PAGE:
I’ve spent a lot of time working with student journalists and other young people interested in reporting. My first piece of advice, if I get to them early enough, is always: Don’t major in journalism. Major in economics, history, linguistics, flute–anything but journalism. Undergraduate journalism programs are an almost universal disservice both to students and to journalism.
And here’s a nice little reminder of why that is.
The student newspaper at Northwestern University is questioning whether the dean of the journalism school made up a quote for a column that appeared in the school’s alumni magazine.
The quote offered a glowing review of an advertising class, something Medill dean John Lavine has pushed to more closely integrate with journalism classes at the school.
“I came to Medill because I want to inform people and make things better,’’ Lavine quoted the student as saying. “Journalism is the best way for me to do that, but I sure felt good about this class. It is one of the best I’ve taken.’’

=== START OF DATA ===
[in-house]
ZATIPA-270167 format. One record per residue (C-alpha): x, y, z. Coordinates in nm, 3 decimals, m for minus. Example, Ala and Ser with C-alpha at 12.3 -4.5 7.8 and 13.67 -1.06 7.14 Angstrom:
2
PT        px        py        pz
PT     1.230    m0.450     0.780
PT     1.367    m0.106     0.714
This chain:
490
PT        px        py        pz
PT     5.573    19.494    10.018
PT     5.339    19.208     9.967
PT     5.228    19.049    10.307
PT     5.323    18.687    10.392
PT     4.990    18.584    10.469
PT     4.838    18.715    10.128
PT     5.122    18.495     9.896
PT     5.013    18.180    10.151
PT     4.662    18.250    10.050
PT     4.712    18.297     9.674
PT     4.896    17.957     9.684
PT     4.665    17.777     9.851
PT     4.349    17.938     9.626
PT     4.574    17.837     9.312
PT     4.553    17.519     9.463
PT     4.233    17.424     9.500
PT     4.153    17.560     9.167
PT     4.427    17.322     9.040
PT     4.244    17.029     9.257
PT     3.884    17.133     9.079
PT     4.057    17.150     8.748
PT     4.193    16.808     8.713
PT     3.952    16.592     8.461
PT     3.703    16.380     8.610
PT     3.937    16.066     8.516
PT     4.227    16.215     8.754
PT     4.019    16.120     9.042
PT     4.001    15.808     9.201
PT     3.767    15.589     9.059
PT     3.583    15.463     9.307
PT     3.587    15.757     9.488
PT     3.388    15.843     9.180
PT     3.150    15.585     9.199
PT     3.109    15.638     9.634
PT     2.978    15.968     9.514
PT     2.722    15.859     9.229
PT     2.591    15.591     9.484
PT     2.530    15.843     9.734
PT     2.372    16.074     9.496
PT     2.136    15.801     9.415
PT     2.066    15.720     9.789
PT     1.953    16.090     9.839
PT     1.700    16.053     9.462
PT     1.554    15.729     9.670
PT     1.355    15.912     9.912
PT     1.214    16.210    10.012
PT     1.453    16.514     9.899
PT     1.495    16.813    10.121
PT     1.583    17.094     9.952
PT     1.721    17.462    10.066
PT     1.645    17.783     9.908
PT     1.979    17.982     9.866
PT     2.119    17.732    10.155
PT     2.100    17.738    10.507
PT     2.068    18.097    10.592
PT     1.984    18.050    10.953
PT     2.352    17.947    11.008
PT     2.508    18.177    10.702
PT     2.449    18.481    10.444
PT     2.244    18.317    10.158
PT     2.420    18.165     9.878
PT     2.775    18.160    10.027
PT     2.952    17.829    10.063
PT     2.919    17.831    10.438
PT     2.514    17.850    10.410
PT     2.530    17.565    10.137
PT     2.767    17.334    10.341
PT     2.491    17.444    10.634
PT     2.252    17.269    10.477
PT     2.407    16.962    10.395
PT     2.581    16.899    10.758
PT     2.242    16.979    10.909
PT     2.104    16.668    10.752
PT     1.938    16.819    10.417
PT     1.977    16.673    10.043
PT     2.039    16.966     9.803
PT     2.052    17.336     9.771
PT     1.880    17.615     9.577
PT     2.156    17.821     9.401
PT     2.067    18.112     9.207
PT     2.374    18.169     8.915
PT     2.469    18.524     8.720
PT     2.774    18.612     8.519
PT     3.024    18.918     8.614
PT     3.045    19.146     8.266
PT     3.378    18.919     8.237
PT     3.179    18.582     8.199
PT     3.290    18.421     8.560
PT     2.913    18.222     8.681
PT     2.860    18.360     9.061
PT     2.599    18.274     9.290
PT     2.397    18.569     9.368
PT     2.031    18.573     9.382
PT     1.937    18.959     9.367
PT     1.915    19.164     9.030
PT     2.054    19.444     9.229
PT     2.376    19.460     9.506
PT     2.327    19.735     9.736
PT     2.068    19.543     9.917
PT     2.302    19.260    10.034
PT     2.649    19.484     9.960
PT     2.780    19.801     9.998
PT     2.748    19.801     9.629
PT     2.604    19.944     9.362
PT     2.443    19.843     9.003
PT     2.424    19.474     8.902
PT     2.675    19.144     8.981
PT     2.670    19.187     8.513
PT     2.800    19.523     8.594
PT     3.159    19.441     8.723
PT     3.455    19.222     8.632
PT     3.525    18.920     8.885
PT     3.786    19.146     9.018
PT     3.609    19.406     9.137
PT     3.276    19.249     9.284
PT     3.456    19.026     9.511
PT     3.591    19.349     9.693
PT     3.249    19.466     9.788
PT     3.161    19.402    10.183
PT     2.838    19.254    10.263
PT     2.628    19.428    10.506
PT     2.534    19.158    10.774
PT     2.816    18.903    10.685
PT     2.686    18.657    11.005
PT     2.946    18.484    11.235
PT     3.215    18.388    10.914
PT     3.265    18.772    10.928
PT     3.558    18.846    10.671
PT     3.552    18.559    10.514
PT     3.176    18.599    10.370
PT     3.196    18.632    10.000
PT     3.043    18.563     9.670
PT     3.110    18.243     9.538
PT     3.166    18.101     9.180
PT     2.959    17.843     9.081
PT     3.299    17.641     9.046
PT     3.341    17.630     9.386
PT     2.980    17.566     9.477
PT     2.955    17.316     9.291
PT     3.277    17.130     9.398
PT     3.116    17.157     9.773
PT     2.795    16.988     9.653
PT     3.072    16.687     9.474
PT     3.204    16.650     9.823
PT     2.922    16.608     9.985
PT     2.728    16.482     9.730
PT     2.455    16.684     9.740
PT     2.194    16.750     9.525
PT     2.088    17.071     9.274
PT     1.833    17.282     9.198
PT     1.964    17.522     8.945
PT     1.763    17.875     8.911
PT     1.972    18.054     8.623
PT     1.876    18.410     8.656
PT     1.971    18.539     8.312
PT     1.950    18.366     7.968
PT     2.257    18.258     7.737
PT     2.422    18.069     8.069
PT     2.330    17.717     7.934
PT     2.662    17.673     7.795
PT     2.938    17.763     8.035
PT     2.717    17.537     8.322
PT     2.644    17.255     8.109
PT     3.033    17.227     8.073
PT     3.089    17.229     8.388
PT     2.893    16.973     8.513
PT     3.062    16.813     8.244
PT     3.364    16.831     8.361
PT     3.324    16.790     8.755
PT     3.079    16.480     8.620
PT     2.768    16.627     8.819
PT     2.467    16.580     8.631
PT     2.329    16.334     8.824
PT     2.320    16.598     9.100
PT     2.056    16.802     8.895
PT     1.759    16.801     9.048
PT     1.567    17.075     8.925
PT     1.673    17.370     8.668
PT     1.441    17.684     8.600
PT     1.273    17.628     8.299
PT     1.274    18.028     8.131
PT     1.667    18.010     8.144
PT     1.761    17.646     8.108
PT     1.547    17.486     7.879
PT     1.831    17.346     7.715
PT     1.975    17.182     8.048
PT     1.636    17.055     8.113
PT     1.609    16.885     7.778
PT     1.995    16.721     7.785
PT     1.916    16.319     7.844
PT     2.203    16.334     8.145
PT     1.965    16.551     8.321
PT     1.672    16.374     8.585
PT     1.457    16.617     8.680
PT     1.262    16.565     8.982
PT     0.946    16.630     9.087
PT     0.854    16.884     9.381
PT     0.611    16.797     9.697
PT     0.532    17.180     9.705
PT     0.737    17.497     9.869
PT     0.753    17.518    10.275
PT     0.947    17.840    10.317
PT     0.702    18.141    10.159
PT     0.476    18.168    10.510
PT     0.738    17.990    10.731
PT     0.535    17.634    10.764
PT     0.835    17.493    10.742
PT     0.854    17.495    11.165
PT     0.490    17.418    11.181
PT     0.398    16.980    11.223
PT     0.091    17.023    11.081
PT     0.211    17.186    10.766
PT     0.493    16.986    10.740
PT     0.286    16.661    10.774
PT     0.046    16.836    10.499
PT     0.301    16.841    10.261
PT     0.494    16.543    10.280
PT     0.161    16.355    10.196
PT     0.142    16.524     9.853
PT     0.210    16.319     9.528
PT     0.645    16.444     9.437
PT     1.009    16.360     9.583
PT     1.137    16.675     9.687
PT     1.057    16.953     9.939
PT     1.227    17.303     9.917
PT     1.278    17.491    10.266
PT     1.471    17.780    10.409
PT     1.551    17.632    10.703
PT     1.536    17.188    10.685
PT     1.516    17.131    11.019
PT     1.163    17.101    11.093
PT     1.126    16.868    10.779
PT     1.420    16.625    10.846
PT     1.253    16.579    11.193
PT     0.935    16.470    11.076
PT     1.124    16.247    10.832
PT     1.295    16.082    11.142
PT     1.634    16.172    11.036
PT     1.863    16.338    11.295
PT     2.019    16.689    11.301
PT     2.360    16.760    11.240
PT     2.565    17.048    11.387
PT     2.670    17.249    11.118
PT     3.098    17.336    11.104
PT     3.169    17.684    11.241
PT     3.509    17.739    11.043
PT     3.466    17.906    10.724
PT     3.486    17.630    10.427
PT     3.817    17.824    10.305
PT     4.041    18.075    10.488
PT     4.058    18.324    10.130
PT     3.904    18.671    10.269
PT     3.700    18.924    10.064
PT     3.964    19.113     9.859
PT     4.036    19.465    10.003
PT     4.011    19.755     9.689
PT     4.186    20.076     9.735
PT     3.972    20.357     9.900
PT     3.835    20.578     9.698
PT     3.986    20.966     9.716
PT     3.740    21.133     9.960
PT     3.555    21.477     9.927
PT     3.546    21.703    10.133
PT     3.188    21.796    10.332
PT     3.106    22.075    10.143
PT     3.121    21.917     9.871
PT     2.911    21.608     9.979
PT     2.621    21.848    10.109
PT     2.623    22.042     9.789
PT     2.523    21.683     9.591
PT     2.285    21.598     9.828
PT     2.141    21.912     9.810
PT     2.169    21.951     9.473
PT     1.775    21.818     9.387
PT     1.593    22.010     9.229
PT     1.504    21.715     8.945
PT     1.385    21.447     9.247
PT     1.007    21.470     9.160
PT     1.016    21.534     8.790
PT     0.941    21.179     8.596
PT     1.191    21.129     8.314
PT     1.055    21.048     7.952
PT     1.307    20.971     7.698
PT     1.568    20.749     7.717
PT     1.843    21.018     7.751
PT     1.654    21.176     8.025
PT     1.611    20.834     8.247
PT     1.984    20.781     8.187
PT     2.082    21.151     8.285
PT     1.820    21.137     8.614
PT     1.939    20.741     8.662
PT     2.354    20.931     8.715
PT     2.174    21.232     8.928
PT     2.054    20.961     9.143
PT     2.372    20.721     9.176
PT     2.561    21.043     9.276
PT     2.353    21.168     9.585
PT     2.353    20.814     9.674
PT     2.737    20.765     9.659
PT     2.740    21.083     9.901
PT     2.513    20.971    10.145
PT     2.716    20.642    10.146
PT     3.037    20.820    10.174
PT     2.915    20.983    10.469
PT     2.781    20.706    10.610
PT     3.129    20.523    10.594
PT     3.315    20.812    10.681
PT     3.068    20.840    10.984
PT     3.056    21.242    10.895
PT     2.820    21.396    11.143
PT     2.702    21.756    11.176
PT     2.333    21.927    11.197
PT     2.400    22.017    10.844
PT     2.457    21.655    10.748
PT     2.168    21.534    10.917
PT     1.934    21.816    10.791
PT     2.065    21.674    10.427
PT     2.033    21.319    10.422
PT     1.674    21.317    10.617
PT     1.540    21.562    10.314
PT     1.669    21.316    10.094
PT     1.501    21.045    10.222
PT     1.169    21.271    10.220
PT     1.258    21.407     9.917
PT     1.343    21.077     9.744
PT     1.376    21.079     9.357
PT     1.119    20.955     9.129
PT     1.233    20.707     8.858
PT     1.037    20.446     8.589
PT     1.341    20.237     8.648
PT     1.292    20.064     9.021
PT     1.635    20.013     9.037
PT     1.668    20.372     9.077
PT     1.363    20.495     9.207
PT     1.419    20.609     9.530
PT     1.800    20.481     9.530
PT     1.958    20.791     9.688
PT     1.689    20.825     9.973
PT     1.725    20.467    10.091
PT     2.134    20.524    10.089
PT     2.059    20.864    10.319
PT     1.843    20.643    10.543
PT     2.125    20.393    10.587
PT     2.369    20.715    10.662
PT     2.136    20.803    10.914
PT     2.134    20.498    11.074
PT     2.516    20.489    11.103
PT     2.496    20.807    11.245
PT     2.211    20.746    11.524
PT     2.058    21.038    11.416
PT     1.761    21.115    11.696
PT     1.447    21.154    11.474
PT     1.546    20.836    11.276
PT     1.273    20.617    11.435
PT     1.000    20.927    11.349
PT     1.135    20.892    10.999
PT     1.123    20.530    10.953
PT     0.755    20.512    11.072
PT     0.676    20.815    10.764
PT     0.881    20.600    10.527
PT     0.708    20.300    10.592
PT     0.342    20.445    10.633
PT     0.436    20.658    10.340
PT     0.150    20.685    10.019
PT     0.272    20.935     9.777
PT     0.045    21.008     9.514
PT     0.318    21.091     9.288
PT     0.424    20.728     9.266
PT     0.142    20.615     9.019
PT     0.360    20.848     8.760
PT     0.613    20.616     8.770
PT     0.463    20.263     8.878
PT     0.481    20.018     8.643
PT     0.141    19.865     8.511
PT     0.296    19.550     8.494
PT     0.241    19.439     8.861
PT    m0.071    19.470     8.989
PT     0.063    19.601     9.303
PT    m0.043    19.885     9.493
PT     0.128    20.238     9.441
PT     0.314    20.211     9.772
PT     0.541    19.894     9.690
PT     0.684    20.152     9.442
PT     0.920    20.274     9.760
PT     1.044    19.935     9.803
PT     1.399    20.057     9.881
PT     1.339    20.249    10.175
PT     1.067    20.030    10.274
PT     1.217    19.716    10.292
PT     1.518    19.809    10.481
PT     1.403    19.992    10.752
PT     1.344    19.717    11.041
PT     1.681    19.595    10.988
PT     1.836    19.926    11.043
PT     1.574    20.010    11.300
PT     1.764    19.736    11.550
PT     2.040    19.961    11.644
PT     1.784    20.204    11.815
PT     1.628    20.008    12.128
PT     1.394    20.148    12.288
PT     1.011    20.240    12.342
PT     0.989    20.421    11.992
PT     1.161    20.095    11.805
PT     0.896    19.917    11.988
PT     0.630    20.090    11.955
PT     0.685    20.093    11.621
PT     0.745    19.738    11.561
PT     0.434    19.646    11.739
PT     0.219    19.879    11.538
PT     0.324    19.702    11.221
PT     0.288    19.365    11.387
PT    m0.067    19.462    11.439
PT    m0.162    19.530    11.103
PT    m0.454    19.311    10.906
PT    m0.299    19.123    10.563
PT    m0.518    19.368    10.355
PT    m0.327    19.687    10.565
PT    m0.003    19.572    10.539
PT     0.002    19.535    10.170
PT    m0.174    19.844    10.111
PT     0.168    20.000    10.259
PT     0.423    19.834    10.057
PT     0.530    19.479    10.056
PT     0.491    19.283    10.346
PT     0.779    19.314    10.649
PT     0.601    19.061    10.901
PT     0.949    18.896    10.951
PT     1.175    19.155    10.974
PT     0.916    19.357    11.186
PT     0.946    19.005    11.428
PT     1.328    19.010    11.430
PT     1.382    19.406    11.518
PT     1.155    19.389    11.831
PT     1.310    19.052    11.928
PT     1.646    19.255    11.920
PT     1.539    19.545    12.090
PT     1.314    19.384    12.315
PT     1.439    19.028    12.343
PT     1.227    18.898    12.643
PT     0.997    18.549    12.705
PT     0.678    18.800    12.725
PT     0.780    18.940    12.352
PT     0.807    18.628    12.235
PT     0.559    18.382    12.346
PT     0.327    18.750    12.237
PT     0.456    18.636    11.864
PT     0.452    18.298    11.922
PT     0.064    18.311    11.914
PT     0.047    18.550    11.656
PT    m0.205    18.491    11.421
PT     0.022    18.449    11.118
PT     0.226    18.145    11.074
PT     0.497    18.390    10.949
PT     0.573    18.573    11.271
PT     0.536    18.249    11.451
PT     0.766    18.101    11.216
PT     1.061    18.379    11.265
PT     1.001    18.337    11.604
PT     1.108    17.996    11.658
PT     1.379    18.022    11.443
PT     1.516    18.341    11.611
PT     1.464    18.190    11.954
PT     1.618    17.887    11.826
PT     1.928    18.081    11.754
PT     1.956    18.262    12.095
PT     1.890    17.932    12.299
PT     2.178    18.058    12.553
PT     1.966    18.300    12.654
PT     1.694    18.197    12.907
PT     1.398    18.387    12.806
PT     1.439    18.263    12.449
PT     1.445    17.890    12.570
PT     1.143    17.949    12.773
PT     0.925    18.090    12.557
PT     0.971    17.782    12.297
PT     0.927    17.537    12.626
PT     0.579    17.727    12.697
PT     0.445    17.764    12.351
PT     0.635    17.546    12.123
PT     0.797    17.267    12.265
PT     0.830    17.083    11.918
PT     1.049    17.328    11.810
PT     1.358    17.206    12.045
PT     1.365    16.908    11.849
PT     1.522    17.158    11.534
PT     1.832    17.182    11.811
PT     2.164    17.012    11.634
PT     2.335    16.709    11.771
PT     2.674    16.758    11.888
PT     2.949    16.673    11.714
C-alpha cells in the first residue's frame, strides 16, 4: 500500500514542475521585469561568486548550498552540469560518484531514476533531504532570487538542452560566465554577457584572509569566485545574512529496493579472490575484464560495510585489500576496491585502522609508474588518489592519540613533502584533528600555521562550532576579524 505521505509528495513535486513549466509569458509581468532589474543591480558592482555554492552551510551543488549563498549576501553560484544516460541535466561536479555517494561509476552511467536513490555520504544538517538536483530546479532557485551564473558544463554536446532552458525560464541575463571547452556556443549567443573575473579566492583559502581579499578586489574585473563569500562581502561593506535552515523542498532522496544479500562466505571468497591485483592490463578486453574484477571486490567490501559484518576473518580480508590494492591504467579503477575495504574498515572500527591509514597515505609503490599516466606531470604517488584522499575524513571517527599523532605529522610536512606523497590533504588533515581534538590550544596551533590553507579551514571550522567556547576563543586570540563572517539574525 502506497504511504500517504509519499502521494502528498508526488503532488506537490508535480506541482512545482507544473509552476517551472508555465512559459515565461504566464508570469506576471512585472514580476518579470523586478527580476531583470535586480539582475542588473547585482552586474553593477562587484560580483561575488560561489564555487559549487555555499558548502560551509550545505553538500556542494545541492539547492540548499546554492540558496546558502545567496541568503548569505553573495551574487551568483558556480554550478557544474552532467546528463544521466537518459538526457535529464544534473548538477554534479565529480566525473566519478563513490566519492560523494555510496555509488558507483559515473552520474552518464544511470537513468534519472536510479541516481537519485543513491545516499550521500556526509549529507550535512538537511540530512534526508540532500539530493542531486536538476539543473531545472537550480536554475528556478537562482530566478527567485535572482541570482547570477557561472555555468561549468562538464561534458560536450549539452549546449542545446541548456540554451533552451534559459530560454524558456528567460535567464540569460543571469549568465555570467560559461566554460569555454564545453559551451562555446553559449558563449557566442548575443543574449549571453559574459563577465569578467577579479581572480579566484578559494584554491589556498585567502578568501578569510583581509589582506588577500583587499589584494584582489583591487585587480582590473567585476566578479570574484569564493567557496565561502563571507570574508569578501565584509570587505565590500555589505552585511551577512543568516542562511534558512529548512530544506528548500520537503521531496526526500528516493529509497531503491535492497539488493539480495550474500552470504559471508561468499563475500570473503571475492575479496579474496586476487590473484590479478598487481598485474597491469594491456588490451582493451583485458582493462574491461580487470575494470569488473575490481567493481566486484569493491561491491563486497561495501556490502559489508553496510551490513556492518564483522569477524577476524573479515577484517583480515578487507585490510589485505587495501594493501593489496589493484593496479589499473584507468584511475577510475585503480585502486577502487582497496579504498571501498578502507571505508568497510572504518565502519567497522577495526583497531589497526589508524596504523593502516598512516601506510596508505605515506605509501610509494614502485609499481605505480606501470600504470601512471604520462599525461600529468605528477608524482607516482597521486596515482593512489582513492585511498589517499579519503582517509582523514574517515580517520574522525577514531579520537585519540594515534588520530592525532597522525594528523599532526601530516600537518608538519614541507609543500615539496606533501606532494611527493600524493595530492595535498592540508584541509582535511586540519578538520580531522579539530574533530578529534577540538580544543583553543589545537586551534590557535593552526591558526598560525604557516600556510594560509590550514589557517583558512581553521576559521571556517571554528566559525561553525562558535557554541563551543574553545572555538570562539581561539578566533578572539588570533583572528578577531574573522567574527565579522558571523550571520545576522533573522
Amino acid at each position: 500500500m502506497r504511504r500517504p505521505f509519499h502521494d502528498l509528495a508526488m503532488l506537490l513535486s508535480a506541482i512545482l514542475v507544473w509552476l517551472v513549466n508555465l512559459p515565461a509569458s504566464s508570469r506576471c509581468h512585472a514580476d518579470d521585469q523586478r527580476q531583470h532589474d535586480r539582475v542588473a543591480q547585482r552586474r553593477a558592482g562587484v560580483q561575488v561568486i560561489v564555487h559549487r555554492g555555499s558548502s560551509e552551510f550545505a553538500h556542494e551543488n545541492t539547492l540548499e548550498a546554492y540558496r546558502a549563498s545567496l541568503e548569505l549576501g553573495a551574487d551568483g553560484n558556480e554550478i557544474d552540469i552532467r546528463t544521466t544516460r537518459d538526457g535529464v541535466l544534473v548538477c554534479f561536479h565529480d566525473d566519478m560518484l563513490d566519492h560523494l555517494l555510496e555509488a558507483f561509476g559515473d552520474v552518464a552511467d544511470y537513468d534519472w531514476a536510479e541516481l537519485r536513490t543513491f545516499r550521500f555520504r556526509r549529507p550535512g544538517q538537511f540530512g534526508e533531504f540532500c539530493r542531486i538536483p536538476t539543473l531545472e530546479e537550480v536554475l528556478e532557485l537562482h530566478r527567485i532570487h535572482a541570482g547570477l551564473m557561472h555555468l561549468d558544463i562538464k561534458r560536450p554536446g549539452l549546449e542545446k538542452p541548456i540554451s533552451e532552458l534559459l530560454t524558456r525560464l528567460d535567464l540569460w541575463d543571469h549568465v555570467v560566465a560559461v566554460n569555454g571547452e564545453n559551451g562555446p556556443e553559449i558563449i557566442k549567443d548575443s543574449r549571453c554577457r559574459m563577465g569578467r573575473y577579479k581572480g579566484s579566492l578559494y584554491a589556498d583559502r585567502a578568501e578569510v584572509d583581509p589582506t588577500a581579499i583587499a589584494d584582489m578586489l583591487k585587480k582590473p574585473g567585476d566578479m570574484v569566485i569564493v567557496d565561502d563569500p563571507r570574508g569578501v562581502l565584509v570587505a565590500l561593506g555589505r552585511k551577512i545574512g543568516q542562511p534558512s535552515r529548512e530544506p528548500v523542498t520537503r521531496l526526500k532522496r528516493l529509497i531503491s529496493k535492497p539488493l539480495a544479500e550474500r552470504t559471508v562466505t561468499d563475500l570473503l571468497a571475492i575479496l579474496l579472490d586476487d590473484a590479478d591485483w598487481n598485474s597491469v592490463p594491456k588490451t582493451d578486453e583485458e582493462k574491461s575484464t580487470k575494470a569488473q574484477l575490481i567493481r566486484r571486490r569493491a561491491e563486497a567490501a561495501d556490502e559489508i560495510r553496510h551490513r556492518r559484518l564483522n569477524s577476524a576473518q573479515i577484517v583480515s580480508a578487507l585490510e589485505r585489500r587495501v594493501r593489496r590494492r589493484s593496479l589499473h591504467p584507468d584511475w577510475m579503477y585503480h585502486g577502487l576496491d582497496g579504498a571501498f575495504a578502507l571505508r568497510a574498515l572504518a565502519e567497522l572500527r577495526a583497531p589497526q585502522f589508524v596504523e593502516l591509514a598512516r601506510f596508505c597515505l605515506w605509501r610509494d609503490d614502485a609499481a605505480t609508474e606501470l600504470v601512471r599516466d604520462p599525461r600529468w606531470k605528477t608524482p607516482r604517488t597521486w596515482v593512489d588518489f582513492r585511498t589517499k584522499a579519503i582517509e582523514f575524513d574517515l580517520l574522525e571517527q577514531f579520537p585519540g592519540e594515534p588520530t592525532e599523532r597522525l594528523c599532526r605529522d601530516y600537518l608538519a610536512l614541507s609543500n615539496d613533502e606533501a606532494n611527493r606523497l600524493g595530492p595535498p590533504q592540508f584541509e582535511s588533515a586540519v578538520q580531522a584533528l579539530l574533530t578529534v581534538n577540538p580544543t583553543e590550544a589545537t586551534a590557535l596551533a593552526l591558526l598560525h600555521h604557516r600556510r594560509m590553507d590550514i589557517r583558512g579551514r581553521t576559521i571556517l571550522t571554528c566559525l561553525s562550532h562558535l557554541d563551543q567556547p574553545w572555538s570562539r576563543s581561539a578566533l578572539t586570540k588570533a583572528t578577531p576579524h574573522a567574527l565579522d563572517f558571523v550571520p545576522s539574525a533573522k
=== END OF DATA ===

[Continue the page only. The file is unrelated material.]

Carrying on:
David Spett, a columnist for the paper, said he contacted all 29 students in the class, and they all denied saying it. Lavine, however, told Spett the quote came from an e-mail from a student, the newspaper reported.
“We cannot be certain these quotes were fabricated,’’ Spett wrote. “But at the very least, I find reason to be suspicious.’’
Lavine could not be reached for comment. Northwestern spokesman Alan Cubbage said Wednesday he also had been unable to reach Lavine and said the school had no official response.